Give a Developer a Hug

I am super excited about this month! A day is coming up in September that is better than Christmas, Thanksgiving and St. Patrick’s Day combined (I have a weird thing for green beer and leprechauns). This coming September 19th, everyone will be celebrating International Talk Like a Pirate Day!

Okay, maybe you are not so excited. But you may have noticed a lot of these types of commemorative days coming out from nowhere. Particularly on social media, you will see things like National Ice Cream Day or National Garlic Day or World Tripe Day as trending hashtags on Twitter.

Specialty days have become a thriving industry. Helping to organize all of this is the Chase’s Calendar of Events, which has become the arbiter for officially recognized days. And of the tens of thousands of suggestions sent in every year, only a dozen or so are added to the calendar each year.

So what about programmers, do they not have their own day? Have they been left out of all the fun?

Of course not! On September 13th, some people will be celebrating Day of the Programmer, an international professional day celebrated on the 256th (hexadecimal 100th) day of each year (or the 12th during leap years). The number 256 was chosen because it’s the number of distinct values that can be represented with an eight-bit byte, a value we should all be familiar with. The number 256 is also the highest power of two that is less than 365, the number of days in a common year.

Not surprisingly, the origins of this day started in Russia back in 2002 by a couple of programmers. By 2009, it was officially recognized in Russia and later on recognized in Indonesia. Both countries also happen to have a ton of software developers and are heavy users of Stack Overflow.

No word yet if this day will become an official day of celebration anywhere else in the world. So on this Sept 13th, I recommend that if you are not a developer, find some developers that you work with and let them know how much you appreciate what they do. Who does not like to be appreciated?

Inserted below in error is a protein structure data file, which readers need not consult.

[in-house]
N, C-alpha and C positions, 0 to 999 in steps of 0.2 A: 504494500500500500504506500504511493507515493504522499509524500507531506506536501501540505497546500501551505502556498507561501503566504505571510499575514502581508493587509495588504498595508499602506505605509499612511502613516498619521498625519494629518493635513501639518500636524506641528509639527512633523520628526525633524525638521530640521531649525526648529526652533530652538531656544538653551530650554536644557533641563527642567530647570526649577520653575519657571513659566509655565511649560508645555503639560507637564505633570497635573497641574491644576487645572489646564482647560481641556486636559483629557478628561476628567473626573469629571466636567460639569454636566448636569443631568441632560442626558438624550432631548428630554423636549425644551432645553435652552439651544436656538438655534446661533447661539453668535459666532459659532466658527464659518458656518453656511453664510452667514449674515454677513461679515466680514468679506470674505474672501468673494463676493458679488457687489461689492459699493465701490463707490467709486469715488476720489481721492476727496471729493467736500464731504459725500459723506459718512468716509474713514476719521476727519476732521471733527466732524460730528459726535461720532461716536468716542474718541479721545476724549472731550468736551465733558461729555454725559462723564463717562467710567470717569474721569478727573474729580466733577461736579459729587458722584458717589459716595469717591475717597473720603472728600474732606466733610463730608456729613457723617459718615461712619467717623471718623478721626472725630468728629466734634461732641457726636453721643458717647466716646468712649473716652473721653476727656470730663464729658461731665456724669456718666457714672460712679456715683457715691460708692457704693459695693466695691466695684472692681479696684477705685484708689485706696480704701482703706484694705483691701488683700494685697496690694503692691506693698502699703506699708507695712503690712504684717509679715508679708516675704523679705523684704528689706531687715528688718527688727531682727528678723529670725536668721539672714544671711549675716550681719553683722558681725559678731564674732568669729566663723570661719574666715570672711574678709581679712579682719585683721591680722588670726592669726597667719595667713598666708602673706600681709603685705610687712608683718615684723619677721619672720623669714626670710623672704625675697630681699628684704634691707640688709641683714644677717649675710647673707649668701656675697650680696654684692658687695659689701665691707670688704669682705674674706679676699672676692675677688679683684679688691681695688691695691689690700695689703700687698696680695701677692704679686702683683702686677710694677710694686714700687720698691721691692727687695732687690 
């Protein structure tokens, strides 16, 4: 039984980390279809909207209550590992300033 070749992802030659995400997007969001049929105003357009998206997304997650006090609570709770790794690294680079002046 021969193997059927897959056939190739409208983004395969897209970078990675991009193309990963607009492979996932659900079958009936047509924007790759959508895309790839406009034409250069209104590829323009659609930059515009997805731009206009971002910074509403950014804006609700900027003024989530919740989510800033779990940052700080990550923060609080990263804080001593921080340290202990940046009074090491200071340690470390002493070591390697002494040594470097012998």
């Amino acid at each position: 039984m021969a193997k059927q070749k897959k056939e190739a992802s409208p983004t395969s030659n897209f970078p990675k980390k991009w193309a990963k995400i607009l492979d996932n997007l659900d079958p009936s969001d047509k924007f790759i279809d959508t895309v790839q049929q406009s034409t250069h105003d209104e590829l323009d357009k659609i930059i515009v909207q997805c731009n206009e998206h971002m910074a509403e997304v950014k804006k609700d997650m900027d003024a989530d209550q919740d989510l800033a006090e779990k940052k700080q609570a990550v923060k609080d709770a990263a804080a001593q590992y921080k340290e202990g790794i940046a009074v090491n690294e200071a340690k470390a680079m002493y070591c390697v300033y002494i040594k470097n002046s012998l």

But if you think about it, how often do we ignore the developers busting their behinds writing the code that launches our products on time? Do we really appreciate the engineers creating the technology that makes our lives easier? I read this post recently that brought home the point:

It’s just that engineers are typically the last people to hear if a launch is successful. Or why it’s successful. Or what that success will do for the company.

All developers ever hear are the complaints about what does not work. They are on the receiving end of bug reports, but rarely on the receiving end of customer praise. So give your developers a hug (metaphorically speaking of course) and show them the recognition and respect they deserve.

And if you are looking for other geeky holidays and days to celebrate with your team, here are just a few that I pulled out that could be interesting:

  • February 8 — Clean Out Your Computer Day (this is me like every week)
  • February 21 to 27 — Engineers Week
  • March 14 — Pi Day (lots of math related days like June 28th Tau Day, July 22th Pi Approximation Day, October 23th Mole Day and November 23th Fibonacci Day)
  • April 4 — Square Root Day (the next Square Root Day will not be until May 5, 2025)
  • May 4 — Star Wars Day (May the Fourth Be With You!)
  • May 25 — Geek Pride Day
  • August 29 — Terminator / Judgement Day (Skynet becomes self-aware on the 29th)
  • September 20 — Software Freedom Day
  • September 28 — Ask a Stupid Question Day (how is not a Stack Overflow holiday?)
  • October 03 — Techie Appreciation Day
  • October 11 — Ada Lovelace Day (her actual birthday is December 10th)

How are you going to celebrate your fellow developers this year? Do you think there should be a recognized day for developers around the globe?

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Spent a few weeks in a region where lactose intolerance is a big deal …

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Thoughts on developers, digital transformation, startups, community building & engineering culture. Author is Mark Birch @ AWS 👉